Spotted Thick-knee (Dikkop) and Cape Weaver at Velddrif and Cape Cormorant
and African Black Oystercatcher at Britannia Bay.

Overnight: Mountain Mist Chalets

22nd August

Today we deviated from our original plan which was to visit Katbakkies and
Skitterykloof from Klein Cedarberg before going on to Swellendam.  Instead
we went straight from Mountain Mist through the Cape Fold mountains to
Swellendam - after all I had already ticked Cinnamon-breasted Warbler on
this trip :-)  We did of course stop at Robertson Co-operative’s wine
to pick up some Pinotage (a deliciously smooth dry red made from a South
African cultivar - purely for guests at out B&B you understand).  We
nevertheless found our only White Stork (presumably an over-wintering bird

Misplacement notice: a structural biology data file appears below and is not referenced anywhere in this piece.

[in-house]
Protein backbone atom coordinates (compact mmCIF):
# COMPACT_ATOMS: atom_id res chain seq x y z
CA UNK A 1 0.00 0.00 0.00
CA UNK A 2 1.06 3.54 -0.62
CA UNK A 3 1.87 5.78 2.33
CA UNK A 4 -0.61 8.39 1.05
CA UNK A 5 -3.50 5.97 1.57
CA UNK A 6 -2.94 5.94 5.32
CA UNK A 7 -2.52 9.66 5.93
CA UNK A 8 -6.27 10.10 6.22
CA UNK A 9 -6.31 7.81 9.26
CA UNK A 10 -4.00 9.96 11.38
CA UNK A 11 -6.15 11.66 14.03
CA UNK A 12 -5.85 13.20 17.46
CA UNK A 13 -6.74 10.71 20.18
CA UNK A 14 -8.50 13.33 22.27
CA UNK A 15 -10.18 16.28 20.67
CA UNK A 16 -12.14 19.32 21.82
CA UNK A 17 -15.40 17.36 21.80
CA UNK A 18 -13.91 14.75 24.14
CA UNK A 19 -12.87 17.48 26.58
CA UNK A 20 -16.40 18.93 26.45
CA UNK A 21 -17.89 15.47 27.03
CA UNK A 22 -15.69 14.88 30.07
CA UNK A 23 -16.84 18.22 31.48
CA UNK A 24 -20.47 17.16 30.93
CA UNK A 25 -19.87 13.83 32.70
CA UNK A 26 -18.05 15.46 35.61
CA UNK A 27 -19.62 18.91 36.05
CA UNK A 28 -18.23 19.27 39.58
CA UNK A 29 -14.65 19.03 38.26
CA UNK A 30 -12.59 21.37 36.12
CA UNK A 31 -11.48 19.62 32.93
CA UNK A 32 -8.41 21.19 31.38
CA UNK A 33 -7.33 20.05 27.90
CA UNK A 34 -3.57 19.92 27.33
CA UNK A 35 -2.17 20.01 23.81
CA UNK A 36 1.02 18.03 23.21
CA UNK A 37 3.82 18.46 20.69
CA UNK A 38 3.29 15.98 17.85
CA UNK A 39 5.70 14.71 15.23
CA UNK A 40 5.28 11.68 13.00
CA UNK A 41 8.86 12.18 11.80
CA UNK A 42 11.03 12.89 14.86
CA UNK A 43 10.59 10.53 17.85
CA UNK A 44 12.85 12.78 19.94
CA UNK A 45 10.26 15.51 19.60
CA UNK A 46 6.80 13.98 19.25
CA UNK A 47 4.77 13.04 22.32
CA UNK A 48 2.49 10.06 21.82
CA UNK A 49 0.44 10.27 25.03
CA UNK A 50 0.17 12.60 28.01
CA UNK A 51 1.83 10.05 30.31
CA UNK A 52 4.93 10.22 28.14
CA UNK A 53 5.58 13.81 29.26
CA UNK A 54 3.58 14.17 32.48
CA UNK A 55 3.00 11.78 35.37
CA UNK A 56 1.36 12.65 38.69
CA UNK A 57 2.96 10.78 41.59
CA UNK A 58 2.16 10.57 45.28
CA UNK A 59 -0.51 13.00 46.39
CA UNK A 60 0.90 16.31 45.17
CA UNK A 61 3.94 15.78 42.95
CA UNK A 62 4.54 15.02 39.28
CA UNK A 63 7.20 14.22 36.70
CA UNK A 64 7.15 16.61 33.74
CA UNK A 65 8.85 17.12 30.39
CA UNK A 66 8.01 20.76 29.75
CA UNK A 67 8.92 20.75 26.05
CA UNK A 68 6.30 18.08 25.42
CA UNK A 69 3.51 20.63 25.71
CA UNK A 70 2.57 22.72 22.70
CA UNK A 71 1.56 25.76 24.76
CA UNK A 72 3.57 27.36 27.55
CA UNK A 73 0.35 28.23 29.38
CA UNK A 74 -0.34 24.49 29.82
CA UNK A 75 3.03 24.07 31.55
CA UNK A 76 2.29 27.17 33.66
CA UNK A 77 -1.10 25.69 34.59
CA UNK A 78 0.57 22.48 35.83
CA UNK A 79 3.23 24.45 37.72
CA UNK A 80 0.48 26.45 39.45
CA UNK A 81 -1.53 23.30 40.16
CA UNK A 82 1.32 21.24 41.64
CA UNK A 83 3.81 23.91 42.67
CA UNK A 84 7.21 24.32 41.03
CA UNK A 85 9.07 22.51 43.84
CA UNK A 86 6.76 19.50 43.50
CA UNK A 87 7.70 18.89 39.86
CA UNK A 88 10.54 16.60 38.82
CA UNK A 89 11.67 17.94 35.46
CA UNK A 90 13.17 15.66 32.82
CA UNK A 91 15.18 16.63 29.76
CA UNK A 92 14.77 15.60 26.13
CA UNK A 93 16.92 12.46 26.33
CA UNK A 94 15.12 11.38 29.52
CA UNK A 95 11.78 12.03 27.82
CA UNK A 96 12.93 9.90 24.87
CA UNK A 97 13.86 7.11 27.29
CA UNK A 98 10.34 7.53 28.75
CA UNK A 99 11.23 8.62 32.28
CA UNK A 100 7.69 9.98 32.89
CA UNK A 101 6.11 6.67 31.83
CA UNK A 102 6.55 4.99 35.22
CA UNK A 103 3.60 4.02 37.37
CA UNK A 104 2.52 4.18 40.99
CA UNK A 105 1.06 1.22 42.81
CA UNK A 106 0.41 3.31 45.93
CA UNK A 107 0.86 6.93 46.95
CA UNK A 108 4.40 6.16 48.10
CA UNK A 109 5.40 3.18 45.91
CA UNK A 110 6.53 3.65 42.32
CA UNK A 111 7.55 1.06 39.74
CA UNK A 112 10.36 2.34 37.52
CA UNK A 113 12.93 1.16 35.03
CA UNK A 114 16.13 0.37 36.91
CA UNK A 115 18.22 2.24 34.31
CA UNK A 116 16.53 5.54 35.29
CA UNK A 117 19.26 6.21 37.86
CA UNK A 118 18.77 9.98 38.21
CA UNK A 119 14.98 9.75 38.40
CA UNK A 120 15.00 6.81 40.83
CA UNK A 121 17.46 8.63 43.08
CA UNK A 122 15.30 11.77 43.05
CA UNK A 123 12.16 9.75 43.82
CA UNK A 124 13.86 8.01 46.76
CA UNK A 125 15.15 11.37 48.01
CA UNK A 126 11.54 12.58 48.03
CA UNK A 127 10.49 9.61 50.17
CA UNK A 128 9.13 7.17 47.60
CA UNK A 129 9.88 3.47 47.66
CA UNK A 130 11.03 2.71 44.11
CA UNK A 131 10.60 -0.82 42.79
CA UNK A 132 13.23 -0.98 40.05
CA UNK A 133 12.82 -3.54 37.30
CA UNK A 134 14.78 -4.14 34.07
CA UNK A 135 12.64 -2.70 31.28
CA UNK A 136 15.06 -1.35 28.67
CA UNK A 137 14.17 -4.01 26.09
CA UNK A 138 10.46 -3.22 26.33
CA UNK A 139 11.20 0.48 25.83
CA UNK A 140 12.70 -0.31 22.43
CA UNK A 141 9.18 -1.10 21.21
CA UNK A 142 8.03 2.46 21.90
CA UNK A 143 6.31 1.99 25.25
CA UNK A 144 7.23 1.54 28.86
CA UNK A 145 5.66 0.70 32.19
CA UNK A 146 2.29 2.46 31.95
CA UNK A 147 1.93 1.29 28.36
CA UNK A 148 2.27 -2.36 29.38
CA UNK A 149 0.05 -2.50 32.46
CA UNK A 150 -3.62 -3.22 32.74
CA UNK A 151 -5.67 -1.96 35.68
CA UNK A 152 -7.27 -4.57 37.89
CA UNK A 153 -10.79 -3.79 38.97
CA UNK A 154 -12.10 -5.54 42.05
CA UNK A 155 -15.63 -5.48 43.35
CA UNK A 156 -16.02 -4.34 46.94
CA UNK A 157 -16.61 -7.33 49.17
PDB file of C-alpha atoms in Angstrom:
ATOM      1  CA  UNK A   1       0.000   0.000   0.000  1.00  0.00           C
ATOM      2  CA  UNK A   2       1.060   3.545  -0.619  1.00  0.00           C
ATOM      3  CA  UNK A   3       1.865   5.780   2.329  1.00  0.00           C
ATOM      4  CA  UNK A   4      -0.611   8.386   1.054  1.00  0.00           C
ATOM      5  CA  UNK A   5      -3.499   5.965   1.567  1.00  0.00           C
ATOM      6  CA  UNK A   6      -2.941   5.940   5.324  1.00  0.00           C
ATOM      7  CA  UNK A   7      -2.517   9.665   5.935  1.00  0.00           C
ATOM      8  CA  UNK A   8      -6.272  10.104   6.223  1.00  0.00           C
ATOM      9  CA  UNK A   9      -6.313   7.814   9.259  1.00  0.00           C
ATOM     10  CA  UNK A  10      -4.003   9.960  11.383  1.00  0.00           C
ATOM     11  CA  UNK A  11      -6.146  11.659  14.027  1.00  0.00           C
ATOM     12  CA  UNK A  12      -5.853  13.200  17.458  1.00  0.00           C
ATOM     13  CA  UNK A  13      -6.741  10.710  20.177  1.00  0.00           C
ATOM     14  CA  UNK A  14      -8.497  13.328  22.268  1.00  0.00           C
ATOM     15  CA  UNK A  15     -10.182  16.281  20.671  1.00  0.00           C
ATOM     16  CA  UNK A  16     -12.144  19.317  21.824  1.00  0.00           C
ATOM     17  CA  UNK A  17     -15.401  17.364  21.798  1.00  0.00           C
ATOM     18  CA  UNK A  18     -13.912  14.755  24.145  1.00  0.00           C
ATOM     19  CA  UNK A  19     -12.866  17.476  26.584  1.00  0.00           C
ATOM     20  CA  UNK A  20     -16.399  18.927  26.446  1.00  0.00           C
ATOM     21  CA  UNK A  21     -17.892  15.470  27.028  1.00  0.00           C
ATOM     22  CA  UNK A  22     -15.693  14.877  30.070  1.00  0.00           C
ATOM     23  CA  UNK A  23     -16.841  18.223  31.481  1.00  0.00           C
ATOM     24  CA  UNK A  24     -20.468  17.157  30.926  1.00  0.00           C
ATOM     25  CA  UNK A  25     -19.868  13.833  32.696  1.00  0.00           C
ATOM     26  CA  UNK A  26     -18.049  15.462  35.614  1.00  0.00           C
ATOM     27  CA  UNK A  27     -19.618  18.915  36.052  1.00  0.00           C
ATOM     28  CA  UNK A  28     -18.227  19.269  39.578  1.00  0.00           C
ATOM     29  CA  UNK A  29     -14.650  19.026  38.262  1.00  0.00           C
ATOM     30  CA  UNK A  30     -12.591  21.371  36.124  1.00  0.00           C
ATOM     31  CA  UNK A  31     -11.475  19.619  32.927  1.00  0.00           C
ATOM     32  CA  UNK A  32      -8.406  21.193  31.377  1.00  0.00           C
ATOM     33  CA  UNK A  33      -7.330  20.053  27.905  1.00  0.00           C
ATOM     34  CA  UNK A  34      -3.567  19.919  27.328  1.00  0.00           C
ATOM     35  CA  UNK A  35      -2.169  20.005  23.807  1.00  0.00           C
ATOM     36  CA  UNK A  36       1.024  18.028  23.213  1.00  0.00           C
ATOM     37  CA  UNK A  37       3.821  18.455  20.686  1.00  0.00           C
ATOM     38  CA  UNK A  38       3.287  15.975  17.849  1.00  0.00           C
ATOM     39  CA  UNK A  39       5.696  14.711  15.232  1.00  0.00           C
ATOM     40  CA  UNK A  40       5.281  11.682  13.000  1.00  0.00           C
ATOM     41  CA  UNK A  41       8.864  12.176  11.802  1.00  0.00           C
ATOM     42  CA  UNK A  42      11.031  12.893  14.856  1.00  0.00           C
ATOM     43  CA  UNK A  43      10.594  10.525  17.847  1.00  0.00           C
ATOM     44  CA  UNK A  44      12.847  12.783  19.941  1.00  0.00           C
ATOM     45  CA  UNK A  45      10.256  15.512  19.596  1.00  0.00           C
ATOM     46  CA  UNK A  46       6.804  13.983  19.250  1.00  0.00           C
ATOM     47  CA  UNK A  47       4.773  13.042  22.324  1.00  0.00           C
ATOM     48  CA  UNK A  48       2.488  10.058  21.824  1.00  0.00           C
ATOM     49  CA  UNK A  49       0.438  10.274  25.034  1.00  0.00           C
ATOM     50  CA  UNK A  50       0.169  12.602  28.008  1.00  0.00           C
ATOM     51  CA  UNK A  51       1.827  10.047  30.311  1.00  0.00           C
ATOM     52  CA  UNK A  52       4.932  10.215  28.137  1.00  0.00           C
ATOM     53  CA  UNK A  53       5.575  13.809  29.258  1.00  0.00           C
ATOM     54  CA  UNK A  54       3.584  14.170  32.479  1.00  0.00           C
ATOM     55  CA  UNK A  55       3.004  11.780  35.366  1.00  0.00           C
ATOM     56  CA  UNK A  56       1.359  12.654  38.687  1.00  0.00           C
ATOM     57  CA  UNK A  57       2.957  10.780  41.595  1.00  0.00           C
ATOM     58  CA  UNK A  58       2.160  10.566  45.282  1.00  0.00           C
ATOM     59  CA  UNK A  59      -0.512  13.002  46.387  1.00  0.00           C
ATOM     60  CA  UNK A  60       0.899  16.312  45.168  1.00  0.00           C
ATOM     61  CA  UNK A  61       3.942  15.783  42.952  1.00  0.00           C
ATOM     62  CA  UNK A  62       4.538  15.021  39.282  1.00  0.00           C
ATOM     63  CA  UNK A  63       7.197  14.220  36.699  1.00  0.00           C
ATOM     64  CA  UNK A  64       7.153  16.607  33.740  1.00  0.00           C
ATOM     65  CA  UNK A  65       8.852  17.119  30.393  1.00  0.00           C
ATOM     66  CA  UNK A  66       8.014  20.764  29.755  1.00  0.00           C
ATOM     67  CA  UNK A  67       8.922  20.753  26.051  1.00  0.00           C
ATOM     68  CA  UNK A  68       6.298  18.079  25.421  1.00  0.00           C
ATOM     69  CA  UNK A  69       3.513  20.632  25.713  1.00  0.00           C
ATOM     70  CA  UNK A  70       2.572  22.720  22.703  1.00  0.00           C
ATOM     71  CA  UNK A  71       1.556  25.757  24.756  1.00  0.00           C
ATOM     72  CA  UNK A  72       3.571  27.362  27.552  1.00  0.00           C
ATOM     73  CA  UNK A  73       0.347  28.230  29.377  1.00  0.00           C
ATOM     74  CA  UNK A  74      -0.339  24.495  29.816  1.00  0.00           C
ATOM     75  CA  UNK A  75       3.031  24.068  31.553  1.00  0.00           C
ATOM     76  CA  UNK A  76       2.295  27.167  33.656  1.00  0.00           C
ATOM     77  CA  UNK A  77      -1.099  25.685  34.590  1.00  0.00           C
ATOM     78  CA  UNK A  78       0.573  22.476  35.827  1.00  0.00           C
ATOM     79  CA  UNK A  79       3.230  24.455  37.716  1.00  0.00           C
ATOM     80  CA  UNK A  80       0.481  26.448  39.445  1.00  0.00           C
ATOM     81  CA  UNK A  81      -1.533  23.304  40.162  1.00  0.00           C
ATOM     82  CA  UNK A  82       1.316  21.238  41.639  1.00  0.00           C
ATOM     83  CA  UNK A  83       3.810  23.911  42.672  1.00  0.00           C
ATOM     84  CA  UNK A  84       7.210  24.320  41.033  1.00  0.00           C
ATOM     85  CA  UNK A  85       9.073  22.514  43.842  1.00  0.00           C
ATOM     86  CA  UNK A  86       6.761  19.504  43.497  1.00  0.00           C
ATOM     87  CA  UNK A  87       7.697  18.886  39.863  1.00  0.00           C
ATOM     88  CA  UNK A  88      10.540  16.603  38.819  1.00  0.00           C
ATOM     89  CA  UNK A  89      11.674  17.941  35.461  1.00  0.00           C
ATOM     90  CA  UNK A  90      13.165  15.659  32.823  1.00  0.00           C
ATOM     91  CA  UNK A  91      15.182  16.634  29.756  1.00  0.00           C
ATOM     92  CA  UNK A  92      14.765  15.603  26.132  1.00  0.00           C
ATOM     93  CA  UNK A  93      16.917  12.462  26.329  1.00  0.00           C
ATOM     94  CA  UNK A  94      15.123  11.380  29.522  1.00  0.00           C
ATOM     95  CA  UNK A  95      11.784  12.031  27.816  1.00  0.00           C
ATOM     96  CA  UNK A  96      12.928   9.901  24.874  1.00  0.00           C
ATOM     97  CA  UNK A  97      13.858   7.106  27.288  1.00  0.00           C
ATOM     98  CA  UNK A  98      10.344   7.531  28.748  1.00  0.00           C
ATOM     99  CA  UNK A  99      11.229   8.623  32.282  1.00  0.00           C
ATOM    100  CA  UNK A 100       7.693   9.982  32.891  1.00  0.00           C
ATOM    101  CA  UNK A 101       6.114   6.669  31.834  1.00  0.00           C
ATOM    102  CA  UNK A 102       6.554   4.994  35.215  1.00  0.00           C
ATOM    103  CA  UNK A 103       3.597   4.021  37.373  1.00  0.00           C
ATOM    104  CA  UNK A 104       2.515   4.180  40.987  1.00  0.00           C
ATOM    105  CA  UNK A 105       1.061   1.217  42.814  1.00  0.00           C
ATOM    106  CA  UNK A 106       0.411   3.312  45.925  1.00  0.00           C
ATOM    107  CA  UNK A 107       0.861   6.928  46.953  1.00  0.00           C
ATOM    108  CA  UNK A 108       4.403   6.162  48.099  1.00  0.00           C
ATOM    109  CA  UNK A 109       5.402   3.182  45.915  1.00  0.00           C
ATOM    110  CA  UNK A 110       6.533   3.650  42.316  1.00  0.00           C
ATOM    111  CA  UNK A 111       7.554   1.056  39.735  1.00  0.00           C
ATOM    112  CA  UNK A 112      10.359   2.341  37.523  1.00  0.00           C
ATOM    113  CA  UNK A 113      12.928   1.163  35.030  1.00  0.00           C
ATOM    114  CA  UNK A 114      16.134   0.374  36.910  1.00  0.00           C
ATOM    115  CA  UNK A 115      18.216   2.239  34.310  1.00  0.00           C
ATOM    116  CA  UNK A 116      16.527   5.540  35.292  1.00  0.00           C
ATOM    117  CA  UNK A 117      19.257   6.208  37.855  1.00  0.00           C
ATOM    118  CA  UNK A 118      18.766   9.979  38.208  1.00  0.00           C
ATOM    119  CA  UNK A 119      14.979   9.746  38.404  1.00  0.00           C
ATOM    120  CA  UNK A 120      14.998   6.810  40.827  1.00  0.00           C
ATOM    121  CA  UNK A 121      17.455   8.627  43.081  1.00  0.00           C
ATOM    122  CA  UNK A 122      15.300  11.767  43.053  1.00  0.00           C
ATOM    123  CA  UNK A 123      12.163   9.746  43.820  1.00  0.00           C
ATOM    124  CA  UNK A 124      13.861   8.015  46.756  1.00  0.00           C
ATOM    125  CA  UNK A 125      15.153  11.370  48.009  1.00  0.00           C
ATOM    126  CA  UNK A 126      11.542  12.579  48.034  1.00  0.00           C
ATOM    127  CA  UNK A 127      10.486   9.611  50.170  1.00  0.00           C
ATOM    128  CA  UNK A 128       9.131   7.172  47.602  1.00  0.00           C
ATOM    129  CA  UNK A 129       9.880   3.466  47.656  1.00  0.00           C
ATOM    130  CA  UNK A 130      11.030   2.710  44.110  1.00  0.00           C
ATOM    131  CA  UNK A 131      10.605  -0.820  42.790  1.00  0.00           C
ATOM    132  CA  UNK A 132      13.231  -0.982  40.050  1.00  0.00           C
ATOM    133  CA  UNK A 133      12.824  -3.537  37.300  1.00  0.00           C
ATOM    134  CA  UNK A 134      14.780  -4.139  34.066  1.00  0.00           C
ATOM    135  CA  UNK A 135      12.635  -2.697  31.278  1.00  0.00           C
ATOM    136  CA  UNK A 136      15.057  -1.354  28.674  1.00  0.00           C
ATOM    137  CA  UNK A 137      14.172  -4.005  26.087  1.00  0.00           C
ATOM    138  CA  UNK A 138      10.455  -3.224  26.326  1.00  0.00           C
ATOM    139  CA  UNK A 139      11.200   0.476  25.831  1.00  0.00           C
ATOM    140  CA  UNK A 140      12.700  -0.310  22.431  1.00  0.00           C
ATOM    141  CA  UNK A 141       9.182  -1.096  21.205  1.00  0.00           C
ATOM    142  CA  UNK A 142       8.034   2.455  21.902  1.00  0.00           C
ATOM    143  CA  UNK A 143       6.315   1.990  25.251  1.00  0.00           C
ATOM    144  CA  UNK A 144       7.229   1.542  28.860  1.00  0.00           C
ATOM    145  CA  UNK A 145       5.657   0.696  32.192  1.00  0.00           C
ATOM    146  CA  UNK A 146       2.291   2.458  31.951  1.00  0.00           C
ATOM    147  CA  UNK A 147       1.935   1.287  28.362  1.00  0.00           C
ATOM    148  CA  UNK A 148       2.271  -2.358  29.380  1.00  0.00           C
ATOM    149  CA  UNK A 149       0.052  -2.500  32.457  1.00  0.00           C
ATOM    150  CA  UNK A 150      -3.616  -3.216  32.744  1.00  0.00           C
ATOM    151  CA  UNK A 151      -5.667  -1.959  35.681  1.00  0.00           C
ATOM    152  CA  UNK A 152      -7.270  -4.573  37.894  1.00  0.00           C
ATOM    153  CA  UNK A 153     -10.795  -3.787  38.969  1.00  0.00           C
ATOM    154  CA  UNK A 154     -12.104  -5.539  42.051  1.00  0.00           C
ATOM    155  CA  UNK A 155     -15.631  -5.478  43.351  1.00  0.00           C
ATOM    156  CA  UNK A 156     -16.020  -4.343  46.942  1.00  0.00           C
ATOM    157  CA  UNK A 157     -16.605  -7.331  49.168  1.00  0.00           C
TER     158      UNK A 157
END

and not an early returning migrant) of the trip together with a roadside
Giant Kingfisher.  Other “firsts” for the trip were a calling Fiery-necked
Nightjar and a Brown-hooded Kingfisher at Swellendam and some roadside
White-throated Swallows.

Overnight: Hermitage Huisie.

23rd August

Today we got back to some semi-serious birding again.  We left Swellendam a
liitle late, but stopped fairly often to check out likely looking fields
along the way.  Our route took us through Buffelsjagrivier (Buffalo hunt
river) and across the quaint old pont at Malgas to De Hoop Nature Reserve.
Along the road we found the only Burchell’s Coucal and Lesser Swamp (Cape
Reed) Warbler of the trip. White-rumped Swift was only seen at De Hoop.
Other “firsts” for the trip were calling Common Quails, Denham’s (Stanley’s)
Bustard, Agulhas Long-billed Lark, Large-billed (Thick-billed) Lark, Greater